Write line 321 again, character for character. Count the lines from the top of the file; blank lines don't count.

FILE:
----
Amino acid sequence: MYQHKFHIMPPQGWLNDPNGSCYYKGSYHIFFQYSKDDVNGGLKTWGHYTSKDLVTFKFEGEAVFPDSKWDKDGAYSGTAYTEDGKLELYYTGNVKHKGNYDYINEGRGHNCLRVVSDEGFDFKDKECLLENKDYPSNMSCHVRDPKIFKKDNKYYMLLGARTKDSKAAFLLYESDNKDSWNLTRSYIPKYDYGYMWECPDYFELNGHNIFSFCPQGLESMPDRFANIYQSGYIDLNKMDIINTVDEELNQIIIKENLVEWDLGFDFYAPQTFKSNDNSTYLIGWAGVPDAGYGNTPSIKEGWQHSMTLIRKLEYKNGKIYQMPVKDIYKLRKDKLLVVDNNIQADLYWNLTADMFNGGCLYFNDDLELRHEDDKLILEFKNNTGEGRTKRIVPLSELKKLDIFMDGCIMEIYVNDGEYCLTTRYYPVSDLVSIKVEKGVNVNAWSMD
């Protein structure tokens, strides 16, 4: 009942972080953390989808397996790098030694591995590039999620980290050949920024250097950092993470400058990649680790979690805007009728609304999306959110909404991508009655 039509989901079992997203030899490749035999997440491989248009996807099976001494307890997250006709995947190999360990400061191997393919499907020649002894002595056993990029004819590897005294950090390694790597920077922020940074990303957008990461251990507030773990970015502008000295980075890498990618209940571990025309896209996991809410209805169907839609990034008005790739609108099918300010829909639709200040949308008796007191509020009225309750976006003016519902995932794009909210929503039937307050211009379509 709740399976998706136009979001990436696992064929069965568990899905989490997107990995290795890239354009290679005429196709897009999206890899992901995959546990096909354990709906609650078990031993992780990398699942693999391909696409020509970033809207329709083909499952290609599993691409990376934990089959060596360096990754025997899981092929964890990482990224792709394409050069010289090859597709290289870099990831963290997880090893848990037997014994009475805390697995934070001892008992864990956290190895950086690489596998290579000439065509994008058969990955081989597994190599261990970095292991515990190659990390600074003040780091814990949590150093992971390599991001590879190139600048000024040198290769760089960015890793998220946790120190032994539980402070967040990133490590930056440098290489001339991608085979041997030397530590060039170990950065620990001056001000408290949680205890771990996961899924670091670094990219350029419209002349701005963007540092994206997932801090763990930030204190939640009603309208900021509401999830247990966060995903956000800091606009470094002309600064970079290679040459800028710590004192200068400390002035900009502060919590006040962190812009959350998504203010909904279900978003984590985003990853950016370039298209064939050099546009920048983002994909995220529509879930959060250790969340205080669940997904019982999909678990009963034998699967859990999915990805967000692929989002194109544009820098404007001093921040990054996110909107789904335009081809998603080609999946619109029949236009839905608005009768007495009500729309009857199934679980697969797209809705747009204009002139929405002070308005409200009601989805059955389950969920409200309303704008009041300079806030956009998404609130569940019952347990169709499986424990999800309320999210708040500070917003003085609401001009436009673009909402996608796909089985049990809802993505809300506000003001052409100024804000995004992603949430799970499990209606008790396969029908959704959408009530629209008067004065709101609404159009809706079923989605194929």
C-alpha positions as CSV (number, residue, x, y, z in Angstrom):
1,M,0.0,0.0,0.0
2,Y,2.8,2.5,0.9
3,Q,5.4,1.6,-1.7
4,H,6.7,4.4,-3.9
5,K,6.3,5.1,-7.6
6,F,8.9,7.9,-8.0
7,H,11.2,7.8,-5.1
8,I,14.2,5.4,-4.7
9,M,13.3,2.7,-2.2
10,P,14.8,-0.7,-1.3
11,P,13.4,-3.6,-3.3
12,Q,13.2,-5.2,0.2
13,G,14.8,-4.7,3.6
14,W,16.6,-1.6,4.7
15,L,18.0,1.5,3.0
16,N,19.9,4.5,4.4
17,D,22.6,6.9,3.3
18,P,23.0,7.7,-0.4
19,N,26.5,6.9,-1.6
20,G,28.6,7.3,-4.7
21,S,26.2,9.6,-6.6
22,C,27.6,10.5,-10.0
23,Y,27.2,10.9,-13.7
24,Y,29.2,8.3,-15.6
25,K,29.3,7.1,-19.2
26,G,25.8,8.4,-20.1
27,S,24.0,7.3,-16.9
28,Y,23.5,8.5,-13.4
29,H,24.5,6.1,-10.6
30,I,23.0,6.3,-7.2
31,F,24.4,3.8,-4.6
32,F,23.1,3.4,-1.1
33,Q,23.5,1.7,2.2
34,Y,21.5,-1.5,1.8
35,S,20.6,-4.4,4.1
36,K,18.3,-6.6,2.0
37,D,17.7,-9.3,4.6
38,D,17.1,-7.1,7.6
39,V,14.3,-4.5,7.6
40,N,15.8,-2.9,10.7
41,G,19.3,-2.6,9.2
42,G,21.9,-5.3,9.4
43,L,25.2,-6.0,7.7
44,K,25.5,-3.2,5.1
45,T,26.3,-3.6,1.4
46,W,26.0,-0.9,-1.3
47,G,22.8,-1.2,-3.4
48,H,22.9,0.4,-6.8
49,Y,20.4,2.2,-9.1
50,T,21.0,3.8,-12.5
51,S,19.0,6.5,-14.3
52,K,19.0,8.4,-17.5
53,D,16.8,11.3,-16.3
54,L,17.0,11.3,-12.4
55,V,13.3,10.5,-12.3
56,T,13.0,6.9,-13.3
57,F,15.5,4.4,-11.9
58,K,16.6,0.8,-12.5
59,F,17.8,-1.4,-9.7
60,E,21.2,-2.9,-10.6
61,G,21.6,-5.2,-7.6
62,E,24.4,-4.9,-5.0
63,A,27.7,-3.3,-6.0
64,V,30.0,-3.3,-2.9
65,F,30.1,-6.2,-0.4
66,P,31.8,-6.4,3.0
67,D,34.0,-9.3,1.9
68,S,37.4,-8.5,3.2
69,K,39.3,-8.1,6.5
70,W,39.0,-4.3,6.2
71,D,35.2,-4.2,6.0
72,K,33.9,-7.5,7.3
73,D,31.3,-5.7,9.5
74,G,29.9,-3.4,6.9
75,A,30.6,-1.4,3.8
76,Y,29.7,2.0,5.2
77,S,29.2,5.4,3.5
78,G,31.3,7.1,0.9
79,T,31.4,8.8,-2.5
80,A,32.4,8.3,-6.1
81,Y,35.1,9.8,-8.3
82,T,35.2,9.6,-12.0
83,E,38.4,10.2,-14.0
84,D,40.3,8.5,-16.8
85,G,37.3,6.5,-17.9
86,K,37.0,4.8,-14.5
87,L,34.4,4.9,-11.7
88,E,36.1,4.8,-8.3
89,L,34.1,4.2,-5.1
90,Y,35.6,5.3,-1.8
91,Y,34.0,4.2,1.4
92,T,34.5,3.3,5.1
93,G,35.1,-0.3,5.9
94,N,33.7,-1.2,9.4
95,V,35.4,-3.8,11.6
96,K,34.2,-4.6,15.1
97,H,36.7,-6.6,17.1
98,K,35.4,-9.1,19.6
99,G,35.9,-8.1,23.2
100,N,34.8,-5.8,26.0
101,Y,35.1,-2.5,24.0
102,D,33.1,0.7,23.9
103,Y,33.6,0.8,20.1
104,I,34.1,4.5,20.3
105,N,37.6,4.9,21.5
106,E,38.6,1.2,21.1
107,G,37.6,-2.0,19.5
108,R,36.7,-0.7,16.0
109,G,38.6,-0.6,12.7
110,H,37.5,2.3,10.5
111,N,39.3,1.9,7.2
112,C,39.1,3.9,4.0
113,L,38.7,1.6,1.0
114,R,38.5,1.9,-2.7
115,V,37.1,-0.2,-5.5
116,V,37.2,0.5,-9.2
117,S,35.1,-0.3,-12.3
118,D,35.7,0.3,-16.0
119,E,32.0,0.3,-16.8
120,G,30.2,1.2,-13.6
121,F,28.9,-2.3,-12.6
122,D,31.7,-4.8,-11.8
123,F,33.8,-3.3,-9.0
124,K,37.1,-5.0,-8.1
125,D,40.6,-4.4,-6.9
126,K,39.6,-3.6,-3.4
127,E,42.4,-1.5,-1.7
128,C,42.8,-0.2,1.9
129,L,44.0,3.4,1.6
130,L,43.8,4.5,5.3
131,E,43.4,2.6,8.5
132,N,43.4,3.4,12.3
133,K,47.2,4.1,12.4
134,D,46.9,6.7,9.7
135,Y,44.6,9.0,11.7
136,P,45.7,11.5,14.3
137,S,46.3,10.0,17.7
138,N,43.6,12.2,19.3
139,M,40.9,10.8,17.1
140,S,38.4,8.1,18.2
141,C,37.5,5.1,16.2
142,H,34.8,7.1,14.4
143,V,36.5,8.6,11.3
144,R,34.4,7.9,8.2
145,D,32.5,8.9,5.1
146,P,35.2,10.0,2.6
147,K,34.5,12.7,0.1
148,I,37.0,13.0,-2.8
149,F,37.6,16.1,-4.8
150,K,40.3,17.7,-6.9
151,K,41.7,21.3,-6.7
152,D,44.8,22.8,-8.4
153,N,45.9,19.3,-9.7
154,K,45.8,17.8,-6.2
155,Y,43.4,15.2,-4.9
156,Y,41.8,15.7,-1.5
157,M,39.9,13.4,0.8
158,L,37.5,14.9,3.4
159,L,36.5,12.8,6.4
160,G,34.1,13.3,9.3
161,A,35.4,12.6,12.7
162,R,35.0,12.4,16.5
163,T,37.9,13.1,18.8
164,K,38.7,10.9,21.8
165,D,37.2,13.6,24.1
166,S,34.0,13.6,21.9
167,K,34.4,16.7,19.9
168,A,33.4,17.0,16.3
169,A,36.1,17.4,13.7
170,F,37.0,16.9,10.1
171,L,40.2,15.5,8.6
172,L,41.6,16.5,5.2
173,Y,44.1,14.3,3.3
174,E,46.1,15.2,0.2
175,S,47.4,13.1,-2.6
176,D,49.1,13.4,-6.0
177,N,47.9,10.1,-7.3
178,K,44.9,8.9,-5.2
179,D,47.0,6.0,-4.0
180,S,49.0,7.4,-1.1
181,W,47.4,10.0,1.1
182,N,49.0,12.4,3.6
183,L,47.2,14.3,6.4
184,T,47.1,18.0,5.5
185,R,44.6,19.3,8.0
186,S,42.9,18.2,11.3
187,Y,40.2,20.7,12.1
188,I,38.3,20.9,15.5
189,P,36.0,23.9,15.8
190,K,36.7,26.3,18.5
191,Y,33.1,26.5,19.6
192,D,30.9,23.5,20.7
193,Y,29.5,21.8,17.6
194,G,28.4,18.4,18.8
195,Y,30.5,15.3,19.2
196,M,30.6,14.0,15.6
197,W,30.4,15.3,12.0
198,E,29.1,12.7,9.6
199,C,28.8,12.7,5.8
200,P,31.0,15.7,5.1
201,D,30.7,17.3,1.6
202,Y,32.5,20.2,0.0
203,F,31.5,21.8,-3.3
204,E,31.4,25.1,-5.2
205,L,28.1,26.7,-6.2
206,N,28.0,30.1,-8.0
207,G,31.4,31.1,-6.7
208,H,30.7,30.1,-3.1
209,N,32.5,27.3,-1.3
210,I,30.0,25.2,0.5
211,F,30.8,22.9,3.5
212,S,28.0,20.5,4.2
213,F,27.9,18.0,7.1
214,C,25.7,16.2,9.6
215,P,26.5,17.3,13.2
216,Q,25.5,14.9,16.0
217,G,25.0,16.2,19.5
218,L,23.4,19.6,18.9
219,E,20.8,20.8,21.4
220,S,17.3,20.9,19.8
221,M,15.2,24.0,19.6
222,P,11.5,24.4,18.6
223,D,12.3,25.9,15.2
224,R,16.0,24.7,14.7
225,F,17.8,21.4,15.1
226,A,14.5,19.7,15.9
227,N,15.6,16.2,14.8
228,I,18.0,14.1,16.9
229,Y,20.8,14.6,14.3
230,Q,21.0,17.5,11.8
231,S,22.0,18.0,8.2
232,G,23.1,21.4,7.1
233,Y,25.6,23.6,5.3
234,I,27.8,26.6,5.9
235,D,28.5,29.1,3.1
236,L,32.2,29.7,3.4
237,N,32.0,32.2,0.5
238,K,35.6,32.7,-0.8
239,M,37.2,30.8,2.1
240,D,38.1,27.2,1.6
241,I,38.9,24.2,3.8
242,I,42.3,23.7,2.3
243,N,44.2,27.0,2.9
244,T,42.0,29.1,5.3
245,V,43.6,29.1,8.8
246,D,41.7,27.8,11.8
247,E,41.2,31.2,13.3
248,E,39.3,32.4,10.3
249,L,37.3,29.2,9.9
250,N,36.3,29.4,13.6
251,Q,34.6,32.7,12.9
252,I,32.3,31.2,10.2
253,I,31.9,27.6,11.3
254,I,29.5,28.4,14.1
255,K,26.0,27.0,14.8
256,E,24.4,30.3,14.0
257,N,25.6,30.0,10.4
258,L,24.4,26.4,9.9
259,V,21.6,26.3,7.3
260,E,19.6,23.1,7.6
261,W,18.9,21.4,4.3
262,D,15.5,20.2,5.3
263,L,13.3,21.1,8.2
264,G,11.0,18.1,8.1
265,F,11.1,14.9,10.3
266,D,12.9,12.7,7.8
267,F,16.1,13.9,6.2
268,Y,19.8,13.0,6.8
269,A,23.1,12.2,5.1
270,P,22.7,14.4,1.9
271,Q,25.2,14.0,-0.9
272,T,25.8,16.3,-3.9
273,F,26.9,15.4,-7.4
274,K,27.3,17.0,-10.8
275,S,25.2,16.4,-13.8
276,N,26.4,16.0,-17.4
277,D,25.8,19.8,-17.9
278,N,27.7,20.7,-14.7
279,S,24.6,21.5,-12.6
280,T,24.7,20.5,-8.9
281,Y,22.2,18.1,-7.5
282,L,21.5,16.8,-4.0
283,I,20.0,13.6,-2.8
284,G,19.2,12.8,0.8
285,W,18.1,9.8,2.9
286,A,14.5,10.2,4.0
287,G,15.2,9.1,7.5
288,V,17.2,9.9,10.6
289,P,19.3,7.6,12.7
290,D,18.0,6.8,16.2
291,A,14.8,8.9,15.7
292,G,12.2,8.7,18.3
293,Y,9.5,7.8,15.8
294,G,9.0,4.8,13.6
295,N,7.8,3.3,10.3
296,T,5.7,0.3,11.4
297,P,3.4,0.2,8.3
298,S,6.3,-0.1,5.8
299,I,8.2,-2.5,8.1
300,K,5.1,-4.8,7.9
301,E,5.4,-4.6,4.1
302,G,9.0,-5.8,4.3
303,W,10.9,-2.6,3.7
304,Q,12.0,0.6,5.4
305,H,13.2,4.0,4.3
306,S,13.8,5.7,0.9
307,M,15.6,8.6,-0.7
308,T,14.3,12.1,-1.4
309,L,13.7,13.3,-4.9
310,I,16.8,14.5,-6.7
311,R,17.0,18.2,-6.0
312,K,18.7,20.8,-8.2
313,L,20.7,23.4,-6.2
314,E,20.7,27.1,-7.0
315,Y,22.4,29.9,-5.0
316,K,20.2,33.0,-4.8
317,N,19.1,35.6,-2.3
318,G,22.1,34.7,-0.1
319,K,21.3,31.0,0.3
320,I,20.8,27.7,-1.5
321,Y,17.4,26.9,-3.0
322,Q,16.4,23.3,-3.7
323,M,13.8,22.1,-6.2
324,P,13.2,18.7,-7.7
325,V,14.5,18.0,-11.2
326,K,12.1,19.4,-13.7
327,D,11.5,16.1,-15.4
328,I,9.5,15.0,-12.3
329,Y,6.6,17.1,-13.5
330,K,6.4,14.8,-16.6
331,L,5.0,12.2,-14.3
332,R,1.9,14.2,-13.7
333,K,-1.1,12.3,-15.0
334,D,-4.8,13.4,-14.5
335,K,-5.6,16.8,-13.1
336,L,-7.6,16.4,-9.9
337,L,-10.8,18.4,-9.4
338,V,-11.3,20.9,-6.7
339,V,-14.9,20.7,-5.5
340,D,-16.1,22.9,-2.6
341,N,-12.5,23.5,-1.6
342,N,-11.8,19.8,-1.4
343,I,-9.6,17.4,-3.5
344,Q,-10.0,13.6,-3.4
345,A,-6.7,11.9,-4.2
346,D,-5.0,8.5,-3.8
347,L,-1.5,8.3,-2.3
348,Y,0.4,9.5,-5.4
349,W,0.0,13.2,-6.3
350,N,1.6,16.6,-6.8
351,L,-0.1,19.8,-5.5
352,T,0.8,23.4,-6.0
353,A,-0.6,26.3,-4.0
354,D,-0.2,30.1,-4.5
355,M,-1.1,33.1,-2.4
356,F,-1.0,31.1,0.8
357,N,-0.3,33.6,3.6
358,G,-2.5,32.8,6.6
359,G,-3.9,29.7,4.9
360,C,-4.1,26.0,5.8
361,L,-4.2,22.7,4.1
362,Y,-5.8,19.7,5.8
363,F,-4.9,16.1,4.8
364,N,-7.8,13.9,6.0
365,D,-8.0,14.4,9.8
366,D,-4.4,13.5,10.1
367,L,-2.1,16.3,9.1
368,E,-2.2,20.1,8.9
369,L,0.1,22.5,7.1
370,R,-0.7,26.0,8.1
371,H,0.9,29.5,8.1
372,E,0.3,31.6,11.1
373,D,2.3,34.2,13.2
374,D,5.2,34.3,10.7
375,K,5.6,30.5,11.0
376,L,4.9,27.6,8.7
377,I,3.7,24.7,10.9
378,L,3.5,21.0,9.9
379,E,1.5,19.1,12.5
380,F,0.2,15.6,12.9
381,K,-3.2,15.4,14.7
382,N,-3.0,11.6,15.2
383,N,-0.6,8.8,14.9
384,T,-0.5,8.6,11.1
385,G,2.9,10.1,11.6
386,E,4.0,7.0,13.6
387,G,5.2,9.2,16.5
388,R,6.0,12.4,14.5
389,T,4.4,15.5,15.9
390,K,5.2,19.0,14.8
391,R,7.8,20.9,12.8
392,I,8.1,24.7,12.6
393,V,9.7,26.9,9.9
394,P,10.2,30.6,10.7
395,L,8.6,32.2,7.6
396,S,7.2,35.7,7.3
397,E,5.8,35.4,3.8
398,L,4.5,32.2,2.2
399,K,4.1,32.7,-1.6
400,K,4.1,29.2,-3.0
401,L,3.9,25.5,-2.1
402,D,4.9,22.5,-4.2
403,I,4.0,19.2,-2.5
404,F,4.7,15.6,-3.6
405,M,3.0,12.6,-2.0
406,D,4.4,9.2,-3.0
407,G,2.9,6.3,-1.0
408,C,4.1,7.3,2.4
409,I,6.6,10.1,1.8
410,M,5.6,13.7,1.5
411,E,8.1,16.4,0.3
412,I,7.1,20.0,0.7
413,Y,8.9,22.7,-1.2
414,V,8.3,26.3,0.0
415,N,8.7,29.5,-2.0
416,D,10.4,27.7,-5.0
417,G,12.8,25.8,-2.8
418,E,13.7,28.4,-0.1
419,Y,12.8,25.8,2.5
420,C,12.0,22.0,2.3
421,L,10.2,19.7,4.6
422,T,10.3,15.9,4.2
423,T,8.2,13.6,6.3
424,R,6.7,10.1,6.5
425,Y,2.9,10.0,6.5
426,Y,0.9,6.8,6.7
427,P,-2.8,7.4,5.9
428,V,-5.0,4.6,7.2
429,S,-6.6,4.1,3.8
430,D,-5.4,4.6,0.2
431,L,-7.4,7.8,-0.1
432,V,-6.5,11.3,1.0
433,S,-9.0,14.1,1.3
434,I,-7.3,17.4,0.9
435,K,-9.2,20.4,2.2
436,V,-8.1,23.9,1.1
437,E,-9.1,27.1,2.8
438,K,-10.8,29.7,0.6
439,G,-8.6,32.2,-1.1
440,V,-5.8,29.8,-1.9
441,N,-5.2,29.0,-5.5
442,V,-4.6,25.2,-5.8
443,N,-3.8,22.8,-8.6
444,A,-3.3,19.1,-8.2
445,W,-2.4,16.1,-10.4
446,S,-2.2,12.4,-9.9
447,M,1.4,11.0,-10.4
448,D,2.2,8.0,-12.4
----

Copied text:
318,G,22.1,34.7,-0.1